Sitting, I stretched out my legs and dug my phone out of my pocket. 5% charge. Great. I checked the GPS.
3,875 meters from home. Less than four kilometers, not the ten I had guessed. Twenty-six to go, not twenty. I looked up at the sun through the bare limbs of the trees. I’d be lucky to make it much beyond the halfway point before dark at this rate. Or I could just go out to the nearest mile marker on the highway (funny, that we measure distance in kilometers but still have mile markers. Tradition, I supposed) and call the police for help.
If they didn’t see me walking out on the road first. It’s time to stop screwing around. I’m in actual trouble here, I thought.
“Nice phone,” someone said behind me. Oh, shit. I made myself look over my shoulder, put on the sketch of a smile. I saw… a long-needled pine, snow-heavy boughs drooping. I started to look the other way.
“Down here.” I reluctantly, awkwardly turned myself on the log, throwing one leg over and straddling it. A powder-blue knit wool cap, stained and dusted with pine resin and snow, protruded from among the lowest branches. A young, dirty face sprinkled with sparse stubble peered up at me. “It’s warm in here if you want to come in and rest,” he said.
“I’m fine,” I replied, more harshly than I’d intended. He crawled out, unfolding himself into a tall form that was lanky even in sweater and quilted coat and two pairs of jeans, the second peeking out black through the holes in the overlying blue pair.
“You lost? Broke down?” His eyes wandered as he spoke, resting only lightly on mine before shying away.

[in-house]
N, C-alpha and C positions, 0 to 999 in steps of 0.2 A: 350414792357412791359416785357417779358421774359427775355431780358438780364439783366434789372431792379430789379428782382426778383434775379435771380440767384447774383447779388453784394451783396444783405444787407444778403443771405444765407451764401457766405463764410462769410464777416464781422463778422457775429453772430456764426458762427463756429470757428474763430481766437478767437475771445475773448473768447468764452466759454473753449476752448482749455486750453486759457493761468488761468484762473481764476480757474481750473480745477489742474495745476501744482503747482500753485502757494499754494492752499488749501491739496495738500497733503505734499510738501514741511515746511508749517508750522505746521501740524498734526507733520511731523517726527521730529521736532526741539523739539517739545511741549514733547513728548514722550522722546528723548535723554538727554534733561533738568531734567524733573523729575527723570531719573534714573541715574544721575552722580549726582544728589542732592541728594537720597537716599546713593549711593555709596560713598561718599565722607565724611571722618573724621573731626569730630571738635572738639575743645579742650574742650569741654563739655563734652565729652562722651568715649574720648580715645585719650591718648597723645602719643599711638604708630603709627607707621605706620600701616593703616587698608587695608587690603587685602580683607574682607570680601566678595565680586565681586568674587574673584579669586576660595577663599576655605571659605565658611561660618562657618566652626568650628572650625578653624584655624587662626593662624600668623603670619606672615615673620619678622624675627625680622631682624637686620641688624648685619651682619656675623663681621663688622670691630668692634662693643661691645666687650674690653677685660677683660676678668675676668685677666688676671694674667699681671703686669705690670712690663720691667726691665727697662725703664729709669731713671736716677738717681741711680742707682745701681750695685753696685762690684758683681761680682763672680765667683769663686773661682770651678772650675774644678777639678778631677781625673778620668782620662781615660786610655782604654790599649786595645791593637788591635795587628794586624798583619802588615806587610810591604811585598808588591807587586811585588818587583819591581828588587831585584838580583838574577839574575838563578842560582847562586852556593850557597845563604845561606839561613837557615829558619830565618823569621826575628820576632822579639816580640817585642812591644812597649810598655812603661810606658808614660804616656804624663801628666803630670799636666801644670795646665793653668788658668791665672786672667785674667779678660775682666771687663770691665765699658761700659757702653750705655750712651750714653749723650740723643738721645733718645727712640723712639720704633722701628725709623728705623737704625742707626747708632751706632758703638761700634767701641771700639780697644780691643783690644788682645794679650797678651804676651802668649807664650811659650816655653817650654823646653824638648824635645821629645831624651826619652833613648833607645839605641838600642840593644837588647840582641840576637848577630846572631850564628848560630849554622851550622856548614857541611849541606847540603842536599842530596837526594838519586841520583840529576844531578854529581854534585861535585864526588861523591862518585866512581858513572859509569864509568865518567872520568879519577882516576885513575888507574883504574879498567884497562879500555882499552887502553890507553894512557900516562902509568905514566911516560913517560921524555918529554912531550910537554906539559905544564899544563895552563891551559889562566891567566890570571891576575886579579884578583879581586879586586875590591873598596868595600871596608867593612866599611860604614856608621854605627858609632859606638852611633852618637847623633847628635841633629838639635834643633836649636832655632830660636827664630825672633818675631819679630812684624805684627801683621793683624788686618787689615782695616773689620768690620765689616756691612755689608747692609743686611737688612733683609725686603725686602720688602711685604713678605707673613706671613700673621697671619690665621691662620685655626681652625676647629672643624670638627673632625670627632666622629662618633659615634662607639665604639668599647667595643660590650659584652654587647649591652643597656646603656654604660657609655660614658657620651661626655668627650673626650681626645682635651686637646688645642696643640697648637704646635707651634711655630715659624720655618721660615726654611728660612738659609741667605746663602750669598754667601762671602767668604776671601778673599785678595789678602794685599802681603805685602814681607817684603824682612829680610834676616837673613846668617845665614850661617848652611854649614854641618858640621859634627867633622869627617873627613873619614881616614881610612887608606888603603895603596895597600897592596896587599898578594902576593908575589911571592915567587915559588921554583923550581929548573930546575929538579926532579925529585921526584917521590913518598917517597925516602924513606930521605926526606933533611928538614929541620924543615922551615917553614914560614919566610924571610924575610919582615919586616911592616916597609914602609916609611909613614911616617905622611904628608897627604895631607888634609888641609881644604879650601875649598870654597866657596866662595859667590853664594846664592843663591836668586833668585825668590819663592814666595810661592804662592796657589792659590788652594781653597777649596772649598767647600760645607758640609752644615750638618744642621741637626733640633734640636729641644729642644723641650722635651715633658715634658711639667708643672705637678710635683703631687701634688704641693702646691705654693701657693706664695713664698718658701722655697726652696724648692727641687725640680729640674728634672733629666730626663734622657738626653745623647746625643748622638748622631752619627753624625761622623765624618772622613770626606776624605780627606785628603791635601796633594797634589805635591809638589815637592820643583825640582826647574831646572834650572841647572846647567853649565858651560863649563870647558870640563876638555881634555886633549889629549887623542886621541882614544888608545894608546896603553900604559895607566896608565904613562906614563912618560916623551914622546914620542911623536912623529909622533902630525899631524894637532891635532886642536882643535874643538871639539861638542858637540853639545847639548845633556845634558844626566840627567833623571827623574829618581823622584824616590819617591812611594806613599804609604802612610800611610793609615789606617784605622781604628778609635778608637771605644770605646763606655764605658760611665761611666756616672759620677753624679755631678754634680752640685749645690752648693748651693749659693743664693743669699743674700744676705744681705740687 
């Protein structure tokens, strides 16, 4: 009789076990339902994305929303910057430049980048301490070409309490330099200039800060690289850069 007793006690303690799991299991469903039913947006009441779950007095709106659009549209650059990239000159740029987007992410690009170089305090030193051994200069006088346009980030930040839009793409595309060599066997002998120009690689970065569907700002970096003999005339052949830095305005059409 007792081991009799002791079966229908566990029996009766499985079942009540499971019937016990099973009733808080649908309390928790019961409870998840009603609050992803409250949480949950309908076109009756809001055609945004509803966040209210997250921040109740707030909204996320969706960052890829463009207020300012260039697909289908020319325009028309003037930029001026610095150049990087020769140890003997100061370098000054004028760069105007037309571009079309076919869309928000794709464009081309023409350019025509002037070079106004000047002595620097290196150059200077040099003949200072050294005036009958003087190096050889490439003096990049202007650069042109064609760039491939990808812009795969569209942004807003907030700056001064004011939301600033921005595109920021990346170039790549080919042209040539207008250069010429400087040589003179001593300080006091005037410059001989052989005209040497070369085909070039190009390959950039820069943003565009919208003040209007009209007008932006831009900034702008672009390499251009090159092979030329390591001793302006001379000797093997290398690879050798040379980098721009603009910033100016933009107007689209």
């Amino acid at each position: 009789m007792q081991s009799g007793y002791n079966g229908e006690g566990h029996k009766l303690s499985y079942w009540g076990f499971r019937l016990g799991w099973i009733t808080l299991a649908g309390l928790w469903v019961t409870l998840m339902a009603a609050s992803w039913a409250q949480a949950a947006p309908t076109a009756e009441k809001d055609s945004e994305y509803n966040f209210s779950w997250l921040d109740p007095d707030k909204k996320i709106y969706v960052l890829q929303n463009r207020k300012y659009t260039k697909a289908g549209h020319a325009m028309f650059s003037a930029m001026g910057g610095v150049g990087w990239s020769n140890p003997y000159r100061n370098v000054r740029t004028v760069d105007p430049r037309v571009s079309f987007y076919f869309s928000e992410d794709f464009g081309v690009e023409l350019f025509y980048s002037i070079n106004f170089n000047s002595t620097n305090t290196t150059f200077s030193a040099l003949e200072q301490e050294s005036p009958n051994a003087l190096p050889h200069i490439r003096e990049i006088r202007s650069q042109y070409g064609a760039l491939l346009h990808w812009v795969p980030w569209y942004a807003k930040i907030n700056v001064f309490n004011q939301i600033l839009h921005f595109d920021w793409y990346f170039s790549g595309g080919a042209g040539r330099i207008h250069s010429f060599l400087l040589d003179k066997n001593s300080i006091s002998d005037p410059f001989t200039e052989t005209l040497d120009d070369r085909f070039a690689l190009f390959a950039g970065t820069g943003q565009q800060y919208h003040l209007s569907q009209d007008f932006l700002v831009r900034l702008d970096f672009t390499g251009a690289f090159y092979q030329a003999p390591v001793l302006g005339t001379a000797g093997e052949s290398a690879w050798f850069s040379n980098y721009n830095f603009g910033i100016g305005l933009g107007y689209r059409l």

“I’m trying to walk into the city,” I said, standing up. “I still have a long way to go. I’d better get going, thanks.” I added a nervous chuckle without thinking, then wished I hadn’t as I realized how awkward it sounded.
“I’ll come with you. Been here too long anyway,” he said, and ducked back into his shelter. I wondered if I should just start walking, try to leave him behind. I didn’t want company. Not the company of someone who lived under a tree, at any rate. I imagined myself walking away briskly, him jogging to catch up, me—what? Breaking into a run, leading him through a dramatic twenty-kilometer chase scene, slogging through the snow in slow motion? Ridiculous. And the young man didn’t seem dangerous, just odd.
Hoping I wasn’t wrong, I waited for him. He emerged with a battered ActionTube backpack, sporting the face of the host of a show pitched to kids half his apparent age. One strap was mostly replaced with cheap, stiff braided nylon rope and the outermost zipper picket hung uselessly open like a dangling tongue.
“How far are you going?” I asked as we walked back toward the road.
“All the way in,” he said. “It’s getting too cold here. I can sleep in the subway in the city. Nice and warm.” He rubbed his gloved hands up and down his ribs, visibly imagining being warm. As the road came into view he balked. “Thought you were walking,” he said, standing just one rank of trees short of being in full sight of the blacktop. “You got a car? Give me a ride?”
“No, my car is… kind of stuck at home. I’m walking.”
“Cops’ll pick you up on the road, then.”
“I’m cold and tired. I’m kind of hoping they will.”
“If you have a home maybe that’s good. Maybe they take you back to it. If you don’t it’s better to stay out in the cold,” he said, face looking like he’d bitten into a lemon.
“Well, I do have a house. I think I do.”
“That’s a funny thing to say. Seems like something you should know one way or the other.”
“Yeah,” I grunted, distracted by an ugly fear that suddenly grew in my gut, sudden as a summer thunderstorm. I had been sure my groceries would arrive. Sure my car would take me to work. Sure the appropriate authorities would resolve my problems when I reported them. Maybe it was time to stop being sure of things. Maybe it was time to doubt. I pulled out my phone again, searched the net for my address. No result. Did you mean… and a list of similar addresses in nearby counties and states appeared. I pulled out my wallet, got out my credit and debit cards. I called the customer service number on one of them, navigated the automated menu to get a human on the line. My nameless companion waited patiently.